Data provided by leading consumer law firm, Bott and Co, shows a spike in airlines defending claims, with many eligible for compensation. The firm also highlights the damning tactics airlines routinely use in an attempt to swerve paying out.
The firm has seen a year on year rise in the number of flight delay compensation claims they’ve issued court proceedings against airlines for on passengers’ behalf.
There’s been a 126% rise in the last two years in the number of claims that go all the way to court due to airlines dragging their feet. In 2018, Bott and Co had to issue court proceedings on 15,212 occasions, whereas in 2017, they drafted proceedings just over 12,000 times. The figure has more than doubled since 2016, when the firm needed court intervention on just 6,710 cases.
2018 stood out as the worst year for passengers trying to claim compensation under EU Regulation 261/2004. Not only were passengers forced to go to court 33% of the time but the need for enforcement action was at its highest. The law firm had to instruct bailiffs on over 771 cases within 12 months, a staggering leap from the 159 enforcements in 2017.
With just over a month to go until the New Year, 2019 is on track to closely aligning with last year for the amount of claims going to court; the figure currently stands at over 13,715.
86% of cases that Bott and Co issued court proceedings on between 2013 to 2017 have since settled. In 2018 alone, 70% of cases that went to court have since been settled although this is just a rough figure because many cases are still ongoing, so the number will continue to increase.
Coby Benson, Flight Delay Compensation Solicitor at Bott and Co said, “Tens of thousands of passengers are kept waiting every year for compensation they’re entitled to because airlines refuse to pay. If adhered to, the regulation could dispel the need for solicitor intervention but airline behaviours are forcing passengers to seek legal help.
“The latest figures show that even when solicitors are involved it’s not plane sailing and that there is the need for proceedings to be issued and in some instances, bailiff involvement.”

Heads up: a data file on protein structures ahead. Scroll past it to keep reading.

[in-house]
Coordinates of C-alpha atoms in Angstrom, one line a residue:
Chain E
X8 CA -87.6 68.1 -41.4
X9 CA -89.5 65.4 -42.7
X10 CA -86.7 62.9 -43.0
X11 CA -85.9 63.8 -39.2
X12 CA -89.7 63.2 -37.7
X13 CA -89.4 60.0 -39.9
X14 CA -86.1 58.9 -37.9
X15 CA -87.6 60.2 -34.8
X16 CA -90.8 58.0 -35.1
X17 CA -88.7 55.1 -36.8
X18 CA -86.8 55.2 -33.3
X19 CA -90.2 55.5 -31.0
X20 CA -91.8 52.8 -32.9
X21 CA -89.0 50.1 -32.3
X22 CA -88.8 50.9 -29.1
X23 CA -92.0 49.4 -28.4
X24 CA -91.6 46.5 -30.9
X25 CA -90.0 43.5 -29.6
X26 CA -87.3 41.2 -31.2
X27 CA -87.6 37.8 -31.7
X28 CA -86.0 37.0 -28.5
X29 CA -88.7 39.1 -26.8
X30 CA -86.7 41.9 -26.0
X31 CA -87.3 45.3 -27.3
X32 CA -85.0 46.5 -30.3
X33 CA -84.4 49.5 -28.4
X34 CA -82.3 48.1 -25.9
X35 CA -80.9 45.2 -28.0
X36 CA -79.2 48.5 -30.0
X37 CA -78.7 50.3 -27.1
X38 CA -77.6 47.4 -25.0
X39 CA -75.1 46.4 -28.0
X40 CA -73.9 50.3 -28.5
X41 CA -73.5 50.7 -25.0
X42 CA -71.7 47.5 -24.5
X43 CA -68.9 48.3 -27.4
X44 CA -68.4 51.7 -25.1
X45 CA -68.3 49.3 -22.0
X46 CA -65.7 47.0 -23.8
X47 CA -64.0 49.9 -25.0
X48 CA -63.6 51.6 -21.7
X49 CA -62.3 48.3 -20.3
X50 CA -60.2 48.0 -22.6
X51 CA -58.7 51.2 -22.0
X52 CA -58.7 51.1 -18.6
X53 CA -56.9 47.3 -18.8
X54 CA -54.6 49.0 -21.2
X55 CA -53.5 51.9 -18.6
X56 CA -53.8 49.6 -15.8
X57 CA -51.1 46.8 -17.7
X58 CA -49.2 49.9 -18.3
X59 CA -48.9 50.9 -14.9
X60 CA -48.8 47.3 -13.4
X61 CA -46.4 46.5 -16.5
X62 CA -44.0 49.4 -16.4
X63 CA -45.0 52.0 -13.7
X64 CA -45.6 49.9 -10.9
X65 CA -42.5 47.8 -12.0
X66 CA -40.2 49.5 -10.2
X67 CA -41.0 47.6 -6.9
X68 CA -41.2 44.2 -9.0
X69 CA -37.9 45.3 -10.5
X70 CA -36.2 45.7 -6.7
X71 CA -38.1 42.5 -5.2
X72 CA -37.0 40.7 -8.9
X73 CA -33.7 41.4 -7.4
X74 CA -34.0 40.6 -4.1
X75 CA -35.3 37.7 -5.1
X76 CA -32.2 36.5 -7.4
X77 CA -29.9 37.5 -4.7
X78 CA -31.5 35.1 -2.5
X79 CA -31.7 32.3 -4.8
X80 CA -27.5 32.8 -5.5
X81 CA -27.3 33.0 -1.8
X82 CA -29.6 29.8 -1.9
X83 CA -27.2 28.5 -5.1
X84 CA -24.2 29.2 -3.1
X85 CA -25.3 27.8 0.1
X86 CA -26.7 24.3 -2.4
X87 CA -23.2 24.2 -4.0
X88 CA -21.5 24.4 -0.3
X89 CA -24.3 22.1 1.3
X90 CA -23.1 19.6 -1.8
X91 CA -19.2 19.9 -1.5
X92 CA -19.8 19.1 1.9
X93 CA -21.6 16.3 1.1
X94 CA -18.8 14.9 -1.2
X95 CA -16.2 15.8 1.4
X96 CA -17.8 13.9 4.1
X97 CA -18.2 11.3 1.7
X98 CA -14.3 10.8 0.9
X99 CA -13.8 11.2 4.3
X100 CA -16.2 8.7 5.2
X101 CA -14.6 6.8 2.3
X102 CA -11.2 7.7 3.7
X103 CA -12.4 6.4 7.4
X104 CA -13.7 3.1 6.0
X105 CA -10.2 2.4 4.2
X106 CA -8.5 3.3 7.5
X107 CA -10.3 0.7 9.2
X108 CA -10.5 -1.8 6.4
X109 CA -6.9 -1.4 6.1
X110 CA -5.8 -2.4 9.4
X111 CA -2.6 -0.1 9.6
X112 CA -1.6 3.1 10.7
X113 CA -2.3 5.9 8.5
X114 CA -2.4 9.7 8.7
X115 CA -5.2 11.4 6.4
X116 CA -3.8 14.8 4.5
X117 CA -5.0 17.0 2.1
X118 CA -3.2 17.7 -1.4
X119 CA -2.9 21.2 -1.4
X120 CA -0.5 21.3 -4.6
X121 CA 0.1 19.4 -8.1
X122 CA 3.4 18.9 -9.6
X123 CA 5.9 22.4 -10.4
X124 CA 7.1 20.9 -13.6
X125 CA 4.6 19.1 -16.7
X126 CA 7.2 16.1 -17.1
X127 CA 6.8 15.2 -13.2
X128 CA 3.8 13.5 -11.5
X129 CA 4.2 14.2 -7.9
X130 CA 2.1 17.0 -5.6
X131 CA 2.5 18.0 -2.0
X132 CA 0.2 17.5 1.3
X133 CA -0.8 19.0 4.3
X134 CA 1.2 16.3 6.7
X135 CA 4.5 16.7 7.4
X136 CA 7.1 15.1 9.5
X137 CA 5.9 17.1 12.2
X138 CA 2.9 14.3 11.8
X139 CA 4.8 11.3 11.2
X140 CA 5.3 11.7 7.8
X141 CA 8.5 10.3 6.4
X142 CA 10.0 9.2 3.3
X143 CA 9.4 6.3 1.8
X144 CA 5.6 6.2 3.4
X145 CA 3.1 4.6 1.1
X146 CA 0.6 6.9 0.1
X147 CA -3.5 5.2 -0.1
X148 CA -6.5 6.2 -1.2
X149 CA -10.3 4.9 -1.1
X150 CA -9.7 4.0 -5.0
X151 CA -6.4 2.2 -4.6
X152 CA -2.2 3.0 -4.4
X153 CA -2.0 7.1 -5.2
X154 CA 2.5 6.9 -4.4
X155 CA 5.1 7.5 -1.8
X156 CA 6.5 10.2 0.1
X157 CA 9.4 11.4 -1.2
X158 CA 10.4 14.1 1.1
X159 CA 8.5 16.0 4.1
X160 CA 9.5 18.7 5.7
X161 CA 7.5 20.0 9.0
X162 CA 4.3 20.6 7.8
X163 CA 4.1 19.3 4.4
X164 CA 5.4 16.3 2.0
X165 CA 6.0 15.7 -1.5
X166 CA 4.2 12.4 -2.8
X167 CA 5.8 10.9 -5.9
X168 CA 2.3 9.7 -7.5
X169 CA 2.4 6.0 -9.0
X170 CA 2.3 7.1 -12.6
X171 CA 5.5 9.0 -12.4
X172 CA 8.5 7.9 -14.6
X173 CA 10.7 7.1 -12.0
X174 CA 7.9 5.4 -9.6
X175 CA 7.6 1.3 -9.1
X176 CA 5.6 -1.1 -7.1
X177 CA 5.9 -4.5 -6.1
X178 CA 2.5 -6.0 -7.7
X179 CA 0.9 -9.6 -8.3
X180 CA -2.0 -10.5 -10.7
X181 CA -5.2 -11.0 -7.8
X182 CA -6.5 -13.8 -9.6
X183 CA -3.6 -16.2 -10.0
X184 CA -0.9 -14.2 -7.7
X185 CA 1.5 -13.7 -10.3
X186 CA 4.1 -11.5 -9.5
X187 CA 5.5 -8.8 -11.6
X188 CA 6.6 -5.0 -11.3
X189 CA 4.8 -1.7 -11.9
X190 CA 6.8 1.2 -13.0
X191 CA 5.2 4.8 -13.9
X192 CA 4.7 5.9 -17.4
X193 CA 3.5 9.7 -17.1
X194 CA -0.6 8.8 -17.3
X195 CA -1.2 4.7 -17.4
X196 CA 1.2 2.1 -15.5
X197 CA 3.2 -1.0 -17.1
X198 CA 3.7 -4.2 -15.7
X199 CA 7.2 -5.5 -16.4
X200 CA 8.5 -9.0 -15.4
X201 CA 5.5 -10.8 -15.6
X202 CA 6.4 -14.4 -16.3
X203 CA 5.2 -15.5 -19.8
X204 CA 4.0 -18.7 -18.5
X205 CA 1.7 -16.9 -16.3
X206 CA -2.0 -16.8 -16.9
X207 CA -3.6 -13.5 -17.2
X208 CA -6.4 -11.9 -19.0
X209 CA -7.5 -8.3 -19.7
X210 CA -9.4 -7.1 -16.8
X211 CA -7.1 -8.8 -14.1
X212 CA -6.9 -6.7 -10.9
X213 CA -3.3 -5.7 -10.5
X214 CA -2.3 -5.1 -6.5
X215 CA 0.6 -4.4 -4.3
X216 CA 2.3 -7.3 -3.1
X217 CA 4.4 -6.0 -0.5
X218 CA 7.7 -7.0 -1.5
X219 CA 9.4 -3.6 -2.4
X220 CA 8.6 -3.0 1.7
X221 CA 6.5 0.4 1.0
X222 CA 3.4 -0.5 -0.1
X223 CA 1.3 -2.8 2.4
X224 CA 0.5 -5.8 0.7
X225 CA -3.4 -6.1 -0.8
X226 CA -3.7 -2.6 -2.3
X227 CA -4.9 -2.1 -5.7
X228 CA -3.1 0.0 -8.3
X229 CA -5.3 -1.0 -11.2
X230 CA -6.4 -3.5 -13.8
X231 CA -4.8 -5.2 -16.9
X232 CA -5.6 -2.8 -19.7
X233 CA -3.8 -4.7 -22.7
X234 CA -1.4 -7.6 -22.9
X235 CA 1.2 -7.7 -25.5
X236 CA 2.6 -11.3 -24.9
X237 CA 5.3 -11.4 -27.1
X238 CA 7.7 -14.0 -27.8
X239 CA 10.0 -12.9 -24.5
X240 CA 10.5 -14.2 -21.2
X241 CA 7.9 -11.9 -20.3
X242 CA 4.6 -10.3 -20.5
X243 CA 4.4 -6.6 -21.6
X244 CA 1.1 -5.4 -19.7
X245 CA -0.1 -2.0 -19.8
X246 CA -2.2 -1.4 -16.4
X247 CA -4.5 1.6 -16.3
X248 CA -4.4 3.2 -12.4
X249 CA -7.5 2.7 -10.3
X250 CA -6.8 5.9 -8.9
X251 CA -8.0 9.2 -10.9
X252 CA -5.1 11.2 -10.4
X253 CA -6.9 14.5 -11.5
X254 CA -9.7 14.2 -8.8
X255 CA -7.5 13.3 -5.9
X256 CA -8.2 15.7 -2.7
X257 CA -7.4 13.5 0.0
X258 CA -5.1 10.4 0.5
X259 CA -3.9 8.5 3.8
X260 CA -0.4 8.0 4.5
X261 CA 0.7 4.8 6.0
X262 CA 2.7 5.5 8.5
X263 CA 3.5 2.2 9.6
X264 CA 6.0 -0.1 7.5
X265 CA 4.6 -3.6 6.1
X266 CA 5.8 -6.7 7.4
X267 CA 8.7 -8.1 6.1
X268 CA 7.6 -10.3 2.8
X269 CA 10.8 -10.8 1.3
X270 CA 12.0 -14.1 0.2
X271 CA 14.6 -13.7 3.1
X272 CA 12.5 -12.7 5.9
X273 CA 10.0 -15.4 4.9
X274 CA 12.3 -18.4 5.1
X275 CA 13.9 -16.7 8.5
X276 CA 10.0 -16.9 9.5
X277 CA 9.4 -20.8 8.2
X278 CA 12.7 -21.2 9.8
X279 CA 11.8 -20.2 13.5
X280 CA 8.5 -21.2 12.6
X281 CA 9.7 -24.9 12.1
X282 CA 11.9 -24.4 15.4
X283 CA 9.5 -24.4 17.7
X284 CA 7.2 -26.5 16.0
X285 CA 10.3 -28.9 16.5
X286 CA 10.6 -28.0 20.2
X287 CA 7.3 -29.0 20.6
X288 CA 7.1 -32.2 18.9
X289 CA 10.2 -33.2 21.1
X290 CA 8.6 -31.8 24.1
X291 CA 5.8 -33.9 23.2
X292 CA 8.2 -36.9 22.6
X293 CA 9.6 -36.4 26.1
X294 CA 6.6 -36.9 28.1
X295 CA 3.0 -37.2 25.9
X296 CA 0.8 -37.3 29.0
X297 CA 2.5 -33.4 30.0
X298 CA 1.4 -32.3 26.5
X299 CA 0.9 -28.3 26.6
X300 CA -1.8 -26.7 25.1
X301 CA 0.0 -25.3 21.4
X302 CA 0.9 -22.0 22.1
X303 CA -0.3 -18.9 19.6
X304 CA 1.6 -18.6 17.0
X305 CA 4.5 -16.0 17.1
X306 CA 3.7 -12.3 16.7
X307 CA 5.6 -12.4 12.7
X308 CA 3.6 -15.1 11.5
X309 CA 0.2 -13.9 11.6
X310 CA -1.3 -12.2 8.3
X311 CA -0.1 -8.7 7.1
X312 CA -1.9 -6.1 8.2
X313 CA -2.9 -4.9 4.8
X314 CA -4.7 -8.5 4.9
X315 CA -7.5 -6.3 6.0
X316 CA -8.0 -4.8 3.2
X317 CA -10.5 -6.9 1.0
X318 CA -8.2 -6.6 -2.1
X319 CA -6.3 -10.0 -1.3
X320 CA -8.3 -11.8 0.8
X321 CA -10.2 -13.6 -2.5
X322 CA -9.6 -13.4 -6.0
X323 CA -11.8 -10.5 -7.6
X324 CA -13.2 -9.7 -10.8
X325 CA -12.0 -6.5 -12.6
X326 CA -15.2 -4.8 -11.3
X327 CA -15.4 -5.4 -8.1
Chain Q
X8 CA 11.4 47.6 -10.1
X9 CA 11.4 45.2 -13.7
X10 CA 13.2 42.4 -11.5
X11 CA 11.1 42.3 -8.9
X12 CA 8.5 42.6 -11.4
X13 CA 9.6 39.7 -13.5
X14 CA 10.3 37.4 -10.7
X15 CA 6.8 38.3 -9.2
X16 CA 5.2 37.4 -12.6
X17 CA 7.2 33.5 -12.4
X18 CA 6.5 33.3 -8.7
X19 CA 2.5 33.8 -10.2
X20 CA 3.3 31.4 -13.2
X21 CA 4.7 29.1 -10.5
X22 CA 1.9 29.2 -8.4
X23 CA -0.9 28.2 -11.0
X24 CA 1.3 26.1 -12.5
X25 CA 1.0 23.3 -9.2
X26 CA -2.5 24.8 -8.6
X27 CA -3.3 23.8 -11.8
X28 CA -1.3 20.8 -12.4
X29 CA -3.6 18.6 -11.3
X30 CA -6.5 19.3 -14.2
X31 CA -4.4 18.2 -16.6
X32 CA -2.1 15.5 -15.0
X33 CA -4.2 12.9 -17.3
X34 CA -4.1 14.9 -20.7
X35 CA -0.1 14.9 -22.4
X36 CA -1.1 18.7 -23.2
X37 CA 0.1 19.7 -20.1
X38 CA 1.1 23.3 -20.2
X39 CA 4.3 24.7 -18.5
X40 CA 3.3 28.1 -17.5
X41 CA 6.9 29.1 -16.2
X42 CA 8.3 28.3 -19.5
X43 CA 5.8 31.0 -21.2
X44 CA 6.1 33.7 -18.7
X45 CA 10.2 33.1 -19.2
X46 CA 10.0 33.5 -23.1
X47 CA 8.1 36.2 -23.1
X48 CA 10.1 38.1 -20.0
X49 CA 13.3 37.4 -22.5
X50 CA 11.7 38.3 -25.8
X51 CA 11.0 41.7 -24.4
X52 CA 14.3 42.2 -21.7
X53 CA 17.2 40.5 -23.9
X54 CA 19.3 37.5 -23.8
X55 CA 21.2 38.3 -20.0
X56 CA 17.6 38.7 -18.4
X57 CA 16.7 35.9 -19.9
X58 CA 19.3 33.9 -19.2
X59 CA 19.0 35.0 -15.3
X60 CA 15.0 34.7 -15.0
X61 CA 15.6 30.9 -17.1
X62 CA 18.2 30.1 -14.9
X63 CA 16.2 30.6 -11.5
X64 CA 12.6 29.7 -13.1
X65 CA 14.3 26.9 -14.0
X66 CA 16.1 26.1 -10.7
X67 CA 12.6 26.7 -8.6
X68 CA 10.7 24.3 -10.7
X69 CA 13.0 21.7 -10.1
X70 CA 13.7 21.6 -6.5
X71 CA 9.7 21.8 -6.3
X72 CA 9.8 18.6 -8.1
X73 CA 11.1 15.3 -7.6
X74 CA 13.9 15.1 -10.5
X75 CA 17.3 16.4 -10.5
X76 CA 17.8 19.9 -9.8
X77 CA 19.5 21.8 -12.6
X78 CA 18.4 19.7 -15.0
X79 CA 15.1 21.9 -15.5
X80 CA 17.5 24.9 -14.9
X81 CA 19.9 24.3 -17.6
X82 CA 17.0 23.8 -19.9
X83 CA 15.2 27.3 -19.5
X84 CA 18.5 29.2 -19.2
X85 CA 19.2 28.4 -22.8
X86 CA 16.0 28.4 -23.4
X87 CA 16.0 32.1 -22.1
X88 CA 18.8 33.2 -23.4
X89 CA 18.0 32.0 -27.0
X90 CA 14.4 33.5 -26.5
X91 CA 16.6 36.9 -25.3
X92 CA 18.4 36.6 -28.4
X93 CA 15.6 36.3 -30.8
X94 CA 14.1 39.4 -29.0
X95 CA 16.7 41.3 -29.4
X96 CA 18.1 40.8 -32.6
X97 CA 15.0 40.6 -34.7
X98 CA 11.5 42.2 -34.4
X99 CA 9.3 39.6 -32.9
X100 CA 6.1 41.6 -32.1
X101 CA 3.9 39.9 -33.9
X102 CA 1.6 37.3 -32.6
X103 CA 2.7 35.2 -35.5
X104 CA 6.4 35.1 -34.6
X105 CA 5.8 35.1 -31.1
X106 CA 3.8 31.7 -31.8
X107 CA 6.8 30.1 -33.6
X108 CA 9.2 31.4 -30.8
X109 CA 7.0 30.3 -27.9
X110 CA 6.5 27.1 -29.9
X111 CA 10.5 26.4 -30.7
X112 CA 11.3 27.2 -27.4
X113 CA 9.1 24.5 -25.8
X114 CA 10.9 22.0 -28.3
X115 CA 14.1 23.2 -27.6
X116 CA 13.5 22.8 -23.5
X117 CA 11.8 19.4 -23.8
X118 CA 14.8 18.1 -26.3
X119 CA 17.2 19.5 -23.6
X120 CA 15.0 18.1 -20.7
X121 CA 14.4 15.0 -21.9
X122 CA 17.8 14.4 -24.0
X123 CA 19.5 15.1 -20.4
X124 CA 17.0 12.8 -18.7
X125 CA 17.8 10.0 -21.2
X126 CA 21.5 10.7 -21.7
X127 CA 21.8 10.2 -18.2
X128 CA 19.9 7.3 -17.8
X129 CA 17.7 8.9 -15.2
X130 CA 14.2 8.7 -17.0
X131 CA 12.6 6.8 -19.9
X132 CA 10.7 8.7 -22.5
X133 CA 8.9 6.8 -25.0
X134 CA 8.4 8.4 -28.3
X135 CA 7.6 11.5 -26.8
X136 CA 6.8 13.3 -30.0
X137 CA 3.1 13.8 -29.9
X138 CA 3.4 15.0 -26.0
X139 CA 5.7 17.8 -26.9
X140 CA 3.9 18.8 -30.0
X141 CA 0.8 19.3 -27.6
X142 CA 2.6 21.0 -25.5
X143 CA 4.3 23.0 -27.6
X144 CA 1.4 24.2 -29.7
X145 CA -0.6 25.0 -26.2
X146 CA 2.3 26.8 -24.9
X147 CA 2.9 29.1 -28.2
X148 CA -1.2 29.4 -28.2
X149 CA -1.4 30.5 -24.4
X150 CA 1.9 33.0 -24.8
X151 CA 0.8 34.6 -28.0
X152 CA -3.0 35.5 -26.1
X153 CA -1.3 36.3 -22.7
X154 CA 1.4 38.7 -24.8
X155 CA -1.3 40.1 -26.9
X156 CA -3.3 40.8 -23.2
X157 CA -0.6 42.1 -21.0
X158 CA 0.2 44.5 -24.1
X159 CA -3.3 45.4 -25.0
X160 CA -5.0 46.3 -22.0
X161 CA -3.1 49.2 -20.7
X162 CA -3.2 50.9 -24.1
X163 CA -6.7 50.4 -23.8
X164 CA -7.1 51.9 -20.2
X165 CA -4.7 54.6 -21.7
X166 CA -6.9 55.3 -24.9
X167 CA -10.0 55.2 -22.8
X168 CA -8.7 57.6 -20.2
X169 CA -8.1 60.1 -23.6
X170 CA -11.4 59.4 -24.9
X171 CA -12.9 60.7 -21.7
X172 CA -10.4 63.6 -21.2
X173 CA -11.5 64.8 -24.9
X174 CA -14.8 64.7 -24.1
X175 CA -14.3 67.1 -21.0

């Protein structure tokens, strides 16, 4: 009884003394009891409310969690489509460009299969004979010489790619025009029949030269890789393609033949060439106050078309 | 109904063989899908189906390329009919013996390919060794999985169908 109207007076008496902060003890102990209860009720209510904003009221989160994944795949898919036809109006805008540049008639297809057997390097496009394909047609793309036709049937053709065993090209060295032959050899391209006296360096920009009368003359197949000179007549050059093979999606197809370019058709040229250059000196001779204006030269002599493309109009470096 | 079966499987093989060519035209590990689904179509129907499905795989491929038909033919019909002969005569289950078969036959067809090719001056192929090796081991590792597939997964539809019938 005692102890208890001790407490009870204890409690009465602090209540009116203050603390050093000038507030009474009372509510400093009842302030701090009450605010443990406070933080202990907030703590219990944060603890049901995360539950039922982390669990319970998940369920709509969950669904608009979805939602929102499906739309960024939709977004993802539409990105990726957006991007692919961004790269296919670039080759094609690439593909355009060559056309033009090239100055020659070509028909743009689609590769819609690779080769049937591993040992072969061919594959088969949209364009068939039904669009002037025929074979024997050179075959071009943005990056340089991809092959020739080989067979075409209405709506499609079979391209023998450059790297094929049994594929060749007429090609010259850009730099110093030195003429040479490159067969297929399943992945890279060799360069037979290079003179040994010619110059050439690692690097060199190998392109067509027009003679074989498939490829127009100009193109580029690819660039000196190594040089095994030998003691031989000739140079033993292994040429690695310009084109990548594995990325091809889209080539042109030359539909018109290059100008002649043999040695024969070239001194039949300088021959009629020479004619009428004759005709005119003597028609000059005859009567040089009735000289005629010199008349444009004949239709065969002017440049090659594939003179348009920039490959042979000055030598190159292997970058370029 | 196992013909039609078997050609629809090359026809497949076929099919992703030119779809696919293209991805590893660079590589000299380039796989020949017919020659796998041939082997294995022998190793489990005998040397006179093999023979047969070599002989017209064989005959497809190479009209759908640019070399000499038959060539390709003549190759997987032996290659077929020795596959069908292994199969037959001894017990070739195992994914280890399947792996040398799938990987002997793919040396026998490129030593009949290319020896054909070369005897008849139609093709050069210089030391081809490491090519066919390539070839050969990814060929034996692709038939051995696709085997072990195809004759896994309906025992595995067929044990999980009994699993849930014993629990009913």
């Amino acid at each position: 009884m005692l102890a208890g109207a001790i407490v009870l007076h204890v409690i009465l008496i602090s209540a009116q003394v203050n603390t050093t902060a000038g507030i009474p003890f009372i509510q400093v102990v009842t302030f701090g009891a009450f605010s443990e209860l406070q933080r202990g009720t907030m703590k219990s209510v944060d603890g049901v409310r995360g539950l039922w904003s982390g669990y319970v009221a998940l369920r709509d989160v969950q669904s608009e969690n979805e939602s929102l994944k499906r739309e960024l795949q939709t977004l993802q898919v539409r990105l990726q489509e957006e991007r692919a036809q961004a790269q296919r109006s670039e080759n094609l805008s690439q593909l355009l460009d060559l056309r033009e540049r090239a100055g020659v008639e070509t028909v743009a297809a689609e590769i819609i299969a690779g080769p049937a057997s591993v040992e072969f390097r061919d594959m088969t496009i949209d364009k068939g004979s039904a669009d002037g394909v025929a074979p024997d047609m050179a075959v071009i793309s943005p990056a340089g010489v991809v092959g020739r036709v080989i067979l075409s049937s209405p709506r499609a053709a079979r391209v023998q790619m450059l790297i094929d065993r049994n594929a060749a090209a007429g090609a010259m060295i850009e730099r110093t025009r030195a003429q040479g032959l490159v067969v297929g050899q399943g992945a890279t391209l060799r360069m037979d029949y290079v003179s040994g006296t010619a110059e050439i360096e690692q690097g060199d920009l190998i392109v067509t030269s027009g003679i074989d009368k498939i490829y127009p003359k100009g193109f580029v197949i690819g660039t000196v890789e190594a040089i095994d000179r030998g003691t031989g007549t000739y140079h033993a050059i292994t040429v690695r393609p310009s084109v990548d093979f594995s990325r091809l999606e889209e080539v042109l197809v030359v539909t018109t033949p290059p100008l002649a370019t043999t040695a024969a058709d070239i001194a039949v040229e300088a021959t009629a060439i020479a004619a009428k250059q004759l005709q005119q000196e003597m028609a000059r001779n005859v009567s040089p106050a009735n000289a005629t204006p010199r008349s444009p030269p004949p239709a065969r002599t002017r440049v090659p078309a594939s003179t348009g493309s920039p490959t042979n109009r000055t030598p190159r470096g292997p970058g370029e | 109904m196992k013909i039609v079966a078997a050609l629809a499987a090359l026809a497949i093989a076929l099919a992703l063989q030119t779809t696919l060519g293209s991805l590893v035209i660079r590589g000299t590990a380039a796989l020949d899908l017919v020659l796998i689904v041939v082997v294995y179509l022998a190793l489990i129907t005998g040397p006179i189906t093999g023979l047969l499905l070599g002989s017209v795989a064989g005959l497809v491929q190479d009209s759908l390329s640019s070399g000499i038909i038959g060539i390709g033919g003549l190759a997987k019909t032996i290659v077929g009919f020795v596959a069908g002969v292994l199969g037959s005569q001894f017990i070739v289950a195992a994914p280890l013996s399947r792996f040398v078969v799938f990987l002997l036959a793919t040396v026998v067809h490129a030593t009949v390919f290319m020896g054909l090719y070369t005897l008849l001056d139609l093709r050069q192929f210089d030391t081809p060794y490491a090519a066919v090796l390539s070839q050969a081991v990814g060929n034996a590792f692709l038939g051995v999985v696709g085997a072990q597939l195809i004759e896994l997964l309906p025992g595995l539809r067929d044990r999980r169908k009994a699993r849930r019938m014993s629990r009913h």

In 2018, the airline which Bott and Co had to issue the most court proceedings against was easyJet followed closely by TUI, which was also the airline with the majority of sheriff enforcements.
Benson continues, “EU Regulation 261/2004 was introduced in 2004 to protect passengers and act as a deterrent to prevent significant delays and cancellations occurring in the first place. Our success rate of winning these cases for passengers shows airlines are not accepting responsibility in the fair treatment of passengers. They are simply not abiding by the law.
While it could be considered inevitable that the number of delays and cancellations will rise as flight schedules and demand increases, there is no justification for airlines not paying passengers what they are legally entitled to.
These findings come just after the Bott and Co airline passenger rights survey, released in October 2019, revealed the various ways airlines are fobbing passengers off.
It brought to light the struggles passengers face. Of the 1,949 people who took part, 80% had to contact the airline more than once before giving up and instructing solicitors to intervene.
We often see airlines defending claims where other passengers on the same flight have already been paid out. Another example of these companies’ attitudes towards the regulation.”
The survey revealed that 38% of airlines didn’t respond to passengers within a month of hearing from them when they are legally obliged to do so. Nearly 60% of people were told they couldn’t claim due to extraordinary circumstances, when in fact they could!
The most popular excuse given by airlines to not pay compensation was bad weather conditions (40%), followed by technical problems (23%). Other excuses given were crew/staff sickness, delay on a previous flight and crew out of allocated working hours.
All of the cases were claimable under EU Regulation 261/2004 and received compensation after Bott and Co were instructed.
Since 2014, Bott and Co has issued court proceedings for over 100,000 passengers who have been refused flight delay compensation or had their claims ignored by over 140 airlines.
Coby Benson, Flight Delay Compensation Solicitor at Bott and Co, played a vital role in establishing the regulation in the UK after he was affected by a delayed flight on the way home to Manchester in 2011. Like many, Mr Benson was ignored by the airline, even when he wrote to them as a solicitor.
His experience claiming drove Benson to work with Bott and Co in bringing EU Regulation 261/2004 over to the UK. Together, they led the way for millions of people who were potentially entitled to compensation.